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simulation with five wells in a hypothetical formation with two pay zones. In the base simulation, all the wells are landed in the upper pay zone. However, the algorithm is given the option to vary the landing depth of the second and fourth wells. The figures below show the ‘baseline’ simulation.

ResFrac’s Automated Economic Optimization Tool

ResFrac’s automated optimization tool allows you to quickly and easily identify the economically best well spacing and frac design. This blog post steps through a simple demo of our built-in economics engine that is similar to those used by commercial software in the industry. It accounts for details such as working interest, different types of taxes, time-varying operations cost, etc.

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Latest content

Proppant distribution between perforation clusters

his blog post summarizes the model for calculating proppant distribution between perforation clusters. A very detailed description of the model and literature review are available in [1]. The purpose here is to outline the model and its main features, to demonstrate the comparison with some of the available data (more comparisons in [1]), as well as to discuss limiting cases and sensitivities to various parameters. This blog post is solely focused on presenting the mathematical model. In future work, the results will be applied to practical optimization decisions.

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Figure 5: Example simulation with ‘submesh fractal D’ set to 0.6.

Simulating ‘Fractal Fracture Swarms’ in a General-Purpose Reservoir Simulator

This blog post describes a new capability in ResFrac to capture the effect of ‘fracture swarms’ on production decline trends. Based on work from Acuna (2020), the idea is that variable spacing between fractures causes a gradual onset of production interference. Fractures in a swarm may be numerous and tightly spaced,  so rather than representing each individual crack in the model, we treat each swarm as a single crack and use a numerical technique to capture their effects. In ResFrac, this capability is useful because it provides another mechanism for explaining (and matching) production drawdown trends. For further details, refer to Section 19.10 from McClure et al. (2022).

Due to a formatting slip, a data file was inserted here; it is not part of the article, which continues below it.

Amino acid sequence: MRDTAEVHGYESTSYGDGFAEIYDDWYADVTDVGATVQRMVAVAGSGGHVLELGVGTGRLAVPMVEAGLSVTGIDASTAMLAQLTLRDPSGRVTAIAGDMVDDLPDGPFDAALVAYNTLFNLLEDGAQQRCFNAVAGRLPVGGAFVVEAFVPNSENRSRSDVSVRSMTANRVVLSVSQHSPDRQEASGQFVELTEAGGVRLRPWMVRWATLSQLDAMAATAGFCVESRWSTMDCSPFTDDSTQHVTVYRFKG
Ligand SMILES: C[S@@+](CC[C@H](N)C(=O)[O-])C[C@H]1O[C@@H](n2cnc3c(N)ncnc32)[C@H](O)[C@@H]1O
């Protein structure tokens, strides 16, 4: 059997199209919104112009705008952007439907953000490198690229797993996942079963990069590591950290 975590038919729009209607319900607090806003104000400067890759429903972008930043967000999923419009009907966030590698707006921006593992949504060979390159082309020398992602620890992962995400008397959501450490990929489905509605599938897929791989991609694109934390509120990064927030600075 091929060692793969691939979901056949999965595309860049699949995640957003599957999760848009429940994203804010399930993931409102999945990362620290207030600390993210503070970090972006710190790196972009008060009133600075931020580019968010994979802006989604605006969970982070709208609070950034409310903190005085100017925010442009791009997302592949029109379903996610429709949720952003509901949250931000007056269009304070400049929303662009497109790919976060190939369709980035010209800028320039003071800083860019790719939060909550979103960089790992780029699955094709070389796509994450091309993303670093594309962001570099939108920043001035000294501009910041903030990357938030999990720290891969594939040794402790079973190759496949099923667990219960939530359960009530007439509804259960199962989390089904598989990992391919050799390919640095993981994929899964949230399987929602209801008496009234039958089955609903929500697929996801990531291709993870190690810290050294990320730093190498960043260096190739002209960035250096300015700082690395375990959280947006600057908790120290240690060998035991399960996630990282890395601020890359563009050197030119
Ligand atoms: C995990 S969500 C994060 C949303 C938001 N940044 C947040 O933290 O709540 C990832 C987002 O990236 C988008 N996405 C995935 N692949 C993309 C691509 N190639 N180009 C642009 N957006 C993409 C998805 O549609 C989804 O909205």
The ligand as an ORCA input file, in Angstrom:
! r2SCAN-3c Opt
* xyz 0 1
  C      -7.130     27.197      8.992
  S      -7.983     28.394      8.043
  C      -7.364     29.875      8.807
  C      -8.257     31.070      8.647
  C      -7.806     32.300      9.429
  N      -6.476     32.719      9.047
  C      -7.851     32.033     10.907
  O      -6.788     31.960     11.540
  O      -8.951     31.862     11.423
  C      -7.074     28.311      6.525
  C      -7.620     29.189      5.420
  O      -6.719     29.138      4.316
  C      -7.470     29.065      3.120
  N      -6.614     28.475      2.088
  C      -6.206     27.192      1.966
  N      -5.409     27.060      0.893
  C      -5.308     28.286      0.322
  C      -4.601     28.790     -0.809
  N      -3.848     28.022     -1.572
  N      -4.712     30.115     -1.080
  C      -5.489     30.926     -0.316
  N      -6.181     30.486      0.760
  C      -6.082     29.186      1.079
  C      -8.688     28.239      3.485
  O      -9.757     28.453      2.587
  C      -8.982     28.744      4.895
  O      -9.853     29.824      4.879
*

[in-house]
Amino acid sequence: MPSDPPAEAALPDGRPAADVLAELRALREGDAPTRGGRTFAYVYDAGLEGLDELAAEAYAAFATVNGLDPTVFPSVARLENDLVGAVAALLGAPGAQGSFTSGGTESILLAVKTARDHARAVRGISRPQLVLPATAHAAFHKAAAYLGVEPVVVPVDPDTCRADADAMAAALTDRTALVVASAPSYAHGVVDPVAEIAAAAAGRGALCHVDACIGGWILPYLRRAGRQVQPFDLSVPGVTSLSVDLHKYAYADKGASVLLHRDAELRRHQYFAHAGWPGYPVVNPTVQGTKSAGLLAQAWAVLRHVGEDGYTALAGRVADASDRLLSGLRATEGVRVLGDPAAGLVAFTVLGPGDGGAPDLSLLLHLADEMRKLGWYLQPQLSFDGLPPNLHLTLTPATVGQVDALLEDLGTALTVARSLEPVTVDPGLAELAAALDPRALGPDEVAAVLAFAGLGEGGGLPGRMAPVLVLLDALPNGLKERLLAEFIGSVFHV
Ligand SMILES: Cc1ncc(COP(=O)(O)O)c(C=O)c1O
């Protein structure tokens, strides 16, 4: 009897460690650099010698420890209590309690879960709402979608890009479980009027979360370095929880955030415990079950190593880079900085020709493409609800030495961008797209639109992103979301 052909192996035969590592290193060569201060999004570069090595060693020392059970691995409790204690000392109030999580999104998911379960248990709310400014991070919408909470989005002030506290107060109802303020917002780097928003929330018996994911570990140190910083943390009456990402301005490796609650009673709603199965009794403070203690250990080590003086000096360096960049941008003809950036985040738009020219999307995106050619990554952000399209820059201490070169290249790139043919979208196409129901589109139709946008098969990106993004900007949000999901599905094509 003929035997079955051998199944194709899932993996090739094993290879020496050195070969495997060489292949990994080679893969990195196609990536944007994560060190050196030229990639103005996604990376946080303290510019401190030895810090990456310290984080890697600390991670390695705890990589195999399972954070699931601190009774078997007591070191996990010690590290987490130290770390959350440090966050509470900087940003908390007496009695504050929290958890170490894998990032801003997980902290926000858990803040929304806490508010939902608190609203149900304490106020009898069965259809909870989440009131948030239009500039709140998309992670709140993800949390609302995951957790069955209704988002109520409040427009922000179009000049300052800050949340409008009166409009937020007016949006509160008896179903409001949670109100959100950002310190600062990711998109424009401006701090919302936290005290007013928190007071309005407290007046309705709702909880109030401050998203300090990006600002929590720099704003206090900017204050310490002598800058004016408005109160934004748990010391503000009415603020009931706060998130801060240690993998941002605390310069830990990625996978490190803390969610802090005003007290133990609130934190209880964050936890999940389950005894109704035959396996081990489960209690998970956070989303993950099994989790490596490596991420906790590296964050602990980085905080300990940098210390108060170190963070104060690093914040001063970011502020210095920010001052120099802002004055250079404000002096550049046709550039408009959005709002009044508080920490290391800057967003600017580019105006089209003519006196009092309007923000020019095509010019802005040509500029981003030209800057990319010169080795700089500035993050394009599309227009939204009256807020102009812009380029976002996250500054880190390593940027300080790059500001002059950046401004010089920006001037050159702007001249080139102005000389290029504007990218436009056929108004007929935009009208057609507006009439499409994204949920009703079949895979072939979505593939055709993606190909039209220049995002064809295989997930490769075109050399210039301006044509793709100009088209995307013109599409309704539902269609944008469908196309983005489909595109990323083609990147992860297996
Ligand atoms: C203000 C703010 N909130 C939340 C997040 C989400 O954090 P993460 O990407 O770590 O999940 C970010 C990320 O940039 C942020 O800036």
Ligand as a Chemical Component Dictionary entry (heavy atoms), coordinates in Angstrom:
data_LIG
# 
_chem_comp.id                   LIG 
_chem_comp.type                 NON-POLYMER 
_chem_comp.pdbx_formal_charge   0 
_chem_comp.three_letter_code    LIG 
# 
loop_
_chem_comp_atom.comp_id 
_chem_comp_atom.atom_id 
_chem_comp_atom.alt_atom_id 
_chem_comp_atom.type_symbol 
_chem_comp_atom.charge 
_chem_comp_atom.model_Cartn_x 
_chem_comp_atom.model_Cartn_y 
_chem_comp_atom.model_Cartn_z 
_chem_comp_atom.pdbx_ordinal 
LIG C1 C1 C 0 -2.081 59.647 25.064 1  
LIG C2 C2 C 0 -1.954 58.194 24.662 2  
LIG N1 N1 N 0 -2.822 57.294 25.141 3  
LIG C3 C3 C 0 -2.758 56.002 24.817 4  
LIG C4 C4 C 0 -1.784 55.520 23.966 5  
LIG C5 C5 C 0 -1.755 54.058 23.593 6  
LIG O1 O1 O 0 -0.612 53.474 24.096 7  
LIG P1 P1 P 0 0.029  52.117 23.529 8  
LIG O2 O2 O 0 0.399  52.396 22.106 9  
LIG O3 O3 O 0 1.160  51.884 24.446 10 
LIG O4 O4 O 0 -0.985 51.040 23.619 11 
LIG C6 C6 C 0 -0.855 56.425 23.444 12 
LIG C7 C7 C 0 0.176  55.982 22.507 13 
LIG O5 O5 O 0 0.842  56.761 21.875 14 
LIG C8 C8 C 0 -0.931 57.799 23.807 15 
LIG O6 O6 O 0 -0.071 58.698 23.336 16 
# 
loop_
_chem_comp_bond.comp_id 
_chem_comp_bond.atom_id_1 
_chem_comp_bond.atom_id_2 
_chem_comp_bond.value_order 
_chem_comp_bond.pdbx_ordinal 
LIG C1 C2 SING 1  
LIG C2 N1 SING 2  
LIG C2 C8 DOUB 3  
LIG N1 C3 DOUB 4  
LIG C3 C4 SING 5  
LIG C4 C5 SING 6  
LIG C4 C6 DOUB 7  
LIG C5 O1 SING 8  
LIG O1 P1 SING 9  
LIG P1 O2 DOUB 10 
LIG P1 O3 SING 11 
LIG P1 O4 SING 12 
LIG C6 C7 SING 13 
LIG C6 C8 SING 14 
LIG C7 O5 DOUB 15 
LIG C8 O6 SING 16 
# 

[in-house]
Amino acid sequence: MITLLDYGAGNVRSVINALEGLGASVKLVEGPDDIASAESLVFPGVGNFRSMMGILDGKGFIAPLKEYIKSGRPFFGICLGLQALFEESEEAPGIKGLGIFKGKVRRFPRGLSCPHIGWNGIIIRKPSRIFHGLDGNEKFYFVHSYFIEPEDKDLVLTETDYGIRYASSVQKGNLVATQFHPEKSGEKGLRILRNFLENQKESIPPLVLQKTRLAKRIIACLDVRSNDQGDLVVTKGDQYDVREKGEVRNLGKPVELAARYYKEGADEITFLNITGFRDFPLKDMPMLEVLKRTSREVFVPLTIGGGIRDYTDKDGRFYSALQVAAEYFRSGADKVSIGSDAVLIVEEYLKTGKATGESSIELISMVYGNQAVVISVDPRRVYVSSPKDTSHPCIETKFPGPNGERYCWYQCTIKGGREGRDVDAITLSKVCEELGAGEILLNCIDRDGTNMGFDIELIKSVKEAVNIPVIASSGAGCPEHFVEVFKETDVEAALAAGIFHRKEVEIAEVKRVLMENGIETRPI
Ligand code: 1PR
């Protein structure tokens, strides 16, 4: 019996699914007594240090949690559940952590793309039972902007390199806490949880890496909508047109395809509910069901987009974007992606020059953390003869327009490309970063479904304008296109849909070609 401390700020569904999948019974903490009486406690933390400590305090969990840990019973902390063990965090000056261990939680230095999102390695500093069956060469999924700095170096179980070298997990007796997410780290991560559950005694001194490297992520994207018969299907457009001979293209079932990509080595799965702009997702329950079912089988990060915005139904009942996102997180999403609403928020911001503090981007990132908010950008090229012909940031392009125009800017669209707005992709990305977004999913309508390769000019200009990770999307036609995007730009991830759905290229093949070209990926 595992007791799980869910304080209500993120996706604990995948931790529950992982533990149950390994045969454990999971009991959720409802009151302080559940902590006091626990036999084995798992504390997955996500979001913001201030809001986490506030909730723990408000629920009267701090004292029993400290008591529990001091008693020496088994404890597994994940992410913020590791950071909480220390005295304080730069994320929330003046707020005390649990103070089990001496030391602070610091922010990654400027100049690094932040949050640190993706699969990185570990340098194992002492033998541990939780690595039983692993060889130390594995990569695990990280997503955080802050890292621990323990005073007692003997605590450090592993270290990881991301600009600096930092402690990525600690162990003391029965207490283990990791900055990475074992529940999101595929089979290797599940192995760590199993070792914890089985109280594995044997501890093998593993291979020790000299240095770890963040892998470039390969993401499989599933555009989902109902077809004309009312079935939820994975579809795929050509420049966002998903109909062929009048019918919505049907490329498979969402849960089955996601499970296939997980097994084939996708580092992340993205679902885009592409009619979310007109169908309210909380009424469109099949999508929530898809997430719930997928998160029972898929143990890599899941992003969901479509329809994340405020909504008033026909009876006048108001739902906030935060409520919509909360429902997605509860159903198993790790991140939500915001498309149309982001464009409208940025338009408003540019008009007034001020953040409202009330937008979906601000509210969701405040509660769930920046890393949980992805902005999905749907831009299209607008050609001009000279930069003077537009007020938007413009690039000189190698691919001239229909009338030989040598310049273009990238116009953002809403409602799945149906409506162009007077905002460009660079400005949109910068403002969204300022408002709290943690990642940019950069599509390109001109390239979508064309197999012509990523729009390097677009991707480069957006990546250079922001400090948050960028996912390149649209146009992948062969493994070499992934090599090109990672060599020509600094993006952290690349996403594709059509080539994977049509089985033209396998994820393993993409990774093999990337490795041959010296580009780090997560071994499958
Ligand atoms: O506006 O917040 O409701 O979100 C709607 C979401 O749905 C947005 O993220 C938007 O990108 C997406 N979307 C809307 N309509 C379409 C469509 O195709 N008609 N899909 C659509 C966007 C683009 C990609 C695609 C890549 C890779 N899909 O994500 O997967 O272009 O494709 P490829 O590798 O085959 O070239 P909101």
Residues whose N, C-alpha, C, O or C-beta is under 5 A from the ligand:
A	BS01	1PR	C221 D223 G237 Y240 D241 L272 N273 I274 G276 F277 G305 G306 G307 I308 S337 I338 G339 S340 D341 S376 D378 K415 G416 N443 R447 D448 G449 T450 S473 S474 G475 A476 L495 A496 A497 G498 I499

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How to Diagnose False Radial Flow in a Diagnostic Fracture Injection Test (DFIT)

Genuine radial flow is rare in shale DFITs. If it does occur, it is typically observed in tests with very low injection volume (less than 10-20 bbl), unusually long shut-in (longer than one week), and relatively high permeability (greater than one microdarcy). Genuine radial flow should only be diagnosed if it occurs after an extended (at least one log cycle) period of after-closure linear flow. If ‘false radial’ flow is misdiagnosed and used to estimate permeability, it leads to a large overestimate (10-100x).

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Technical articles

Proppant distribution between perforation clusters

his blog post summarizes the model for calculating proppant distribution between perforation clusters. A very detailed description of the model and literature review are available in [1]. The purpose here is to outline the model and its main features, to demonstrate the comparison with some of the available data (more comparisons in [1]), as well as to discuss limiting cases and sensitivities to various parameters. This blog post is solely focused on presenting the mathematical model. In future work, the results will be applied to practical optimization decisions.

Read more
Figure 5: Example simulation with ‘submesh fractal D’ set to 0.6.

Simulating ‘Fractal Fracture Swarms’ in a General-Purpose Reservoir Simulator

This blog post describes a new capability in ResFrac to capture the effect of ‘fracture swarms’ on production decline trends. Based on work from Acuna (2020), the idea is that variable spacing between fractures causes a gradual onset of production interference. Fractures in a swarm may be numerous and tightly spaced,  so rather than representing each individual crack in the model, we treat each swarm as a single crack and use a numerical technique to capture their effects. In ResFrac, this capability is useful because it provides another mechanism for explaining (and matching) production drawdown trends. For further details, refer to Section 19.10 from McClure et al. (2022).

Read more

How to Diagnose False Radial Flow in a Diagnostic Fracture Injection Test (DFIT)